RI: Because at the very end of this, which is something that we launched yesterday, it's not really the end but it's the start of phrase 3, the end of the workshop journey, there's a fund of £10,000, which is not a lot of money, but it's a seed fund, so it's a lot of money between people if they have a seed of an idea they want to grow, the money will provide the soil and the water essentially, that's about it and then the funding can come from elsewhere. But the four workshops were very gradually working from an all inclusive community, let's get all our ideas together methodology, to working towards shaping ideas for micro enterprises. So the first 2 were very asset based, very gaps and needs related and then gradually filling in those gaps and needs with what are opportunities for businesses, what are our ideas for fulfilling the needs that are in the community, and then very lately we have been working on business plans with people, in order for them to essentially already have thought over and worked through the things that are asked for in the application form for the fund.
It's really important to point out though that although we were getting to the business stage, there were still people coming along who didn't want to make a business, they just wanted to have a say in how those businesses were shaped, so it was very collaborative in small groups latterly ...
MD: And is the fund just for one business to take on, or is it to be for a number?
RI: It will be for a number, we are willing to sponsor services, products, our new approaches, our new models of provision, so there's already room for 3 here, but we know that everyone is quite keen on sharing the money that's available, so I think most people will be quite humble in what they ask for, and what's been really wonderful about this is that very initially people had business ideas or ideas for things that really needed to change that they would go, we need money for that, and then once they spoke to other people in the group and worked out their idea, they realised that actually what they needed was community resource, it wasn't about money, it wasn't about marketing, it was just about having access to community resources that already existed, so some projects have already kind of fallen off the journey and gone and done something on their own.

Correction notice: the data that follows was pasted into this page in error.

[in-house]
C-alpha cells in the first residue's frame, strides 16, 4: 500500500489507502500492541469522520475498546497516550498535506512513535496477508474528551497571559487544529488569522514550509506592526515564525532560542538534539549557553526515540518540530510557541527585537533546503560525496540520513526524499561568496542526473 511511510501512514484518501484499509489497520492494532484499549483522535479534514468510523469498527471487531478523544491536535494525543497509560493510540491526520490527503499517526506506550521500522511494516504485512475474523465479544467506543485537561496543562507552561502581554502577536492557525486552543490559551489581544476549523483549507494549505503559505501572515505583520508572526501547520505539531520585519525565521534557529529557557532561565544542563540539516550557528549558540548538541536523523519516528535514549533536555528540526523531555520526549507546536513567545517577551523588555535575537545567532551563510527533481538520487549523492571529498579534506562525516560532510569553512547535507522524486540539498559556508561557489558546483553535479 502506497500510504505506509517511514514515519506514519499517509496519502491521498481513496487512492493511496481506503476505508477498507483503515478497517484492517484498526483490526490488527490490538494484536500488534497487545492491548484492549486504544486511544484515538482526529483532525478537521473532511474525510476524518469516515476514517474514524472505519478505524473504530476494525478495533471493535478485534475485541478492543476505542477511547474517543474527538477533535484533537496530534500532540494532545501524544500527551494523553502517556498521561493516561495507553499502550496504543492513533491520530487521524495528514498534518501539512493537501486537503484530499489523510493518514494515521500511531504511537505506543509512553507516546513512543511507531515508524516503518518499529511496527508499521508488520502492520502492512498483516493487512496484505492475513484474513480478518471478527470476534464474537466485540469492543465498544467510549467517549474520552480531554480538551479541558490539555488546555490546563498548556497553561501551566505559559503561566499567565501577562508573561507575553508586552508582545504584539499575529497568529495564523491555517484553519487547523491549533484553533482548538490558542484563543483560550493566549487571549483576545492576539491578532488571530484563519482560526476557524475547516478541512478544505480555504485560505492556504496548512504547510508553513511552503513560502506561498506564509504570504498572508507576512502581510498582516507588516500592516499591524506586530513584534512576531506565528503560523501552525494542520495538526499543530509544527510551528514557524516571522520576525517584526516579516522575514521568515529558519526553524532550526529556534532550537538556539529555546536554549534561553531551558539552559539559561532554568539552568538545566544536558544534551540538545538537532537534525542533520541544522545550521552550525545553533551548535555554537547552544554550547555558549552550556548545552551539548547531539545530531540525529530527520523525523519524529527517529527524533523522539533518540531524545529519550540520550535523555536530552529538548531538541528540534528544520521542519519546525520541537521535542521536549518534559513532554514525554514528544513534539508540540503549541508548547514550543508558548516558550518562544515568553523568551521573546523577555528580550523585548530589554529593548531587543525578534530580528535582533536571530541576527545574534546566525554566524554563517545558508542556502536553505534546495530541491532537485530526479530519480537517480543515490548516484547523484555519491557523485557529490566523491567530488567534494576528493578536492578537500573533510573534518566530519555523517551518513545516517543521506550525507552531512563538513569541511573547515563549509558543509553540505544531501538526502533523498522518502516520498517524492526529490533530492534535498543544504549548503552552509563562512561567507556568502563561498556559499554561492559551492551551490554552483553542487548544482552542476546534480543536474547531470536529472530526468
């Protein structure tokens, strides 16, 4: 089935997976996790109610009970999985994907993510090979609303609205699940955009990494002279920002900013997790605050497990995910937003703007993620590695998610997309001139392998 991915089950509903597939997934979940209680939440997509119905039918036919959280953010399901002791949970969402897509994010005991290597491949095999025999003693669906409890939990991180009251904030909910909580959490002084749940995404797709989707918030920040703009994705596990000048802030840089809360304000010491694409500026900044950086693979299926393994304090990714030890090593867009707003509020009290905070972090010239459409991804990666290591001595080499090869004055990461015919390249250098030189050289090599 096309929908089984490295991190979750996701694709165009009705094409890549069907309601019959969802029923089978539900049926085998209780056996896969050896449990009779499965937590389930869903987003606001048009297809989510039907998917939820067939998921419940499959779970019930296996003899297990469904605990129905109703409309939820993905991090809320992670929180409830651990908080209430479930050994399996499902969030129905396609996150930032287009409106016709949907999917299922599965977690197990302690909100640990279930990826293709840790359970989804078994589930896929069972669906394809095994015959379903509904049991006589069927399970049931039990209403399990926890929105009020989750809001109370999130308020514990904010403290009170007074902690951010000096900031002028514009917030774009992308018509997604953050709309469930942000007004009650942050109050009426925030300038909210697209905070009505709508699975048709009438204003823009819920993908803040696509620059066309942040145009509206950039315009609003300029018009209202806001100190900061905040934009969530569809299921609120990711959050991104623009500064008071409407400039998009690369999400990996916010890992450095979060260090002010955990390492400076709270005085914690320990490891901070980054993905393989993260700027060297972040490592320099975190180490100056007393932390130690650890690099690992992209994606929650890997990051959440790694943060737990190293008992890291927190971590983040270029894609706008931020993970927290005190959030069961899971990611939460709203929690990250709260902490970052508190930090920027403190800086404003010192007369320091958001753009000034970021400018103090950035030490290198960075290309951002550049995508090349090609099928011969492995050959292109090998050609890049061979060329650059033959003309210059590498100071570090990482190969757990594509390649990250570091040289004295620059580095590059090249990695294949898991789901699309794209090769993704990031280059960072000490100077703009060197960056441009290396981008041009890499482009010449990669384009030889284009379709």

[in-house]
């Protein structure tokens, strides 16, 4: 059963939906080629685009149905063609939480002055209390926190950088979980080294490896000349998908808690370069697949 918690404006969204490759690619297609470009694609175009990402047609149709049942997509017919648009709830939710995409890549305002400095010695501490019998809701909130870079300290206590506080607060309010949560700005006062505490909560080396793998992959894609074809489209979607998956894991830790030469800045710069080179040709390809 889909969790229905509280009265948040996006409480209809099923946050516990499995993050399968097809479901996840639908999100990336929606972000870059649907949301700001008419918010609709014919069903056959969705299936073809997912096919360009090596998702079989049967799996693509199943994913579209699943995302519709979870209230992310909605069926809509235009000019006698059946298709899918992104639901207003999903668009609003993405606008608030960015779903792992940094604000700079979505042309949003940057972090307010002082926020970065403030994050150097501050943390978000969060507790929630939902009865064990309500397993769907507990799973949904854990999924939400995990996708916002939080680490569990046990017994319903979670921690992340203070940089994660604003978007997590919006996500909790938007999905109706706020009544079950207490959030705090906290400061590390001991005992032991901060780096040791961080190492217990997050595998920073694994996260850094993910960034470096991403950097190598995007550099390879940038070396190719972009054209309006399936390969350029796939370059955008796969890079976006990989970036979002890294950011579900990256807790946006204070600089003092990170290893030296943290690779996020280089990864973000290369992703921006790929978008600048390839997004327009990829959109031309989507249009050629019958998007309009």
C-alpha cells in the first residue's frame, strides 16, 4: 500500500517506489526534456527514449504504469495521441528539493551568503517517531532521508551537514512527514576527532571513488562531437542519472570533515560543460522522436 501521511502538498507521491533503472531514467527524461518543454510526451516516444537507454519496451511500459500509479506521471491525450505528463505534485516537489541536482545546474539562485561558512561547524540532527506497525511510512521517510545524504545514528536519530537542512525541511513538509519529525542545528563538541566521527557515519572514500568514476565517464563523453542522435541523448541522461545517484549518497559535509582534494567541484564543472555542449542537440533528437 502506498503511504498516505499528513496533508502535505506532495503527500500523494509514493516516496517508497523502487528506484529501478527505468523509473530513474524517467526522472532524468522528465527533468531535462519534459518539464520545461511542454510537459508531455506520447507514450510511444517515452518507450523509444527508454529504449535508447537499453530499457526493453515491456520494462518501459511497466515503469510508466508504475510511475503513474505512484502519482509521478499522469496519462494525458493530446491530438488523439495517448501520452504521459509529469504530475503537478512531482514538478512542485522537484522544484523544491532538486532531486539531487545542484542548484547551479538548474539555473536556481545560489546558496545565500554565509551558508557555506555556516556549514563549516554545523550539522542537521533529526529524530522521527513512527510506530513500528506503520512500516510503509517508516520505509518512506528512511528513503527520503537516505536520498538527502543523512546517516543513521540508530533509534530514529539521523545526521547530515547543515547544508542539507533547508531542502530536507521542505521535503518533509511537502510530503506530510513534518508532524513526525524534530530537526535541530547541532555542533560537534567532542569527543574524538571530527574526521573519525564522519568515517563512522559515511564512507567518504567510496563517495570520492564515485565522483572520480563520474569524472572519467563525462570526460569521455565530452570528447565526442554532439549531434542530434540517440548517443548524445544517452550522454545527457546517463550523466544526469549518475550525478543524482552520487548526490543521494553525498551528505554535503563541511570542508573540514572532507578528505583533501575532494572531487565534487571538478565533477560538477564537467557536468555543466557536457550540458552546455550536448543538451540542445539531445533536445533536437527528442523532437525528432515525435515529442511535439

FJ: Connection for the right people as well, that has been quite useful in the process and term, particularly when some of the ideas that are coming forward we have been able to signpost people and say maybe the best person to speak to and they have been able to further advance their ideas. But interestingly enough, the creative care and support had been supported by the Pitlochry Community Health and Social Care Forum, which is picking up a lot of their ideas about the befriending and carers, because although we might not be able to take that forward as a business idea, we can certainly take it forward as a community initiative. So we are picking these things up and we are taking them forward through the forum, which is attended by some of the voluntary groups and local residents that live in the local area, so it's really quite nice that they are now starting to feel empowered to respond to some of the challenges and opportunities that are presenting themselves.
MD: Fiona says a few words about her overall experience of the project to date.
FJ: It has allowed individuals to feel that they can make a difference in their local community and it's been a lovely process to be involved in and it's not finished, it's continuing on, we have got the challenge fund, we have got the forum there, so a lot of the stuff is going to be ongoing and developing, which is really quite exciting.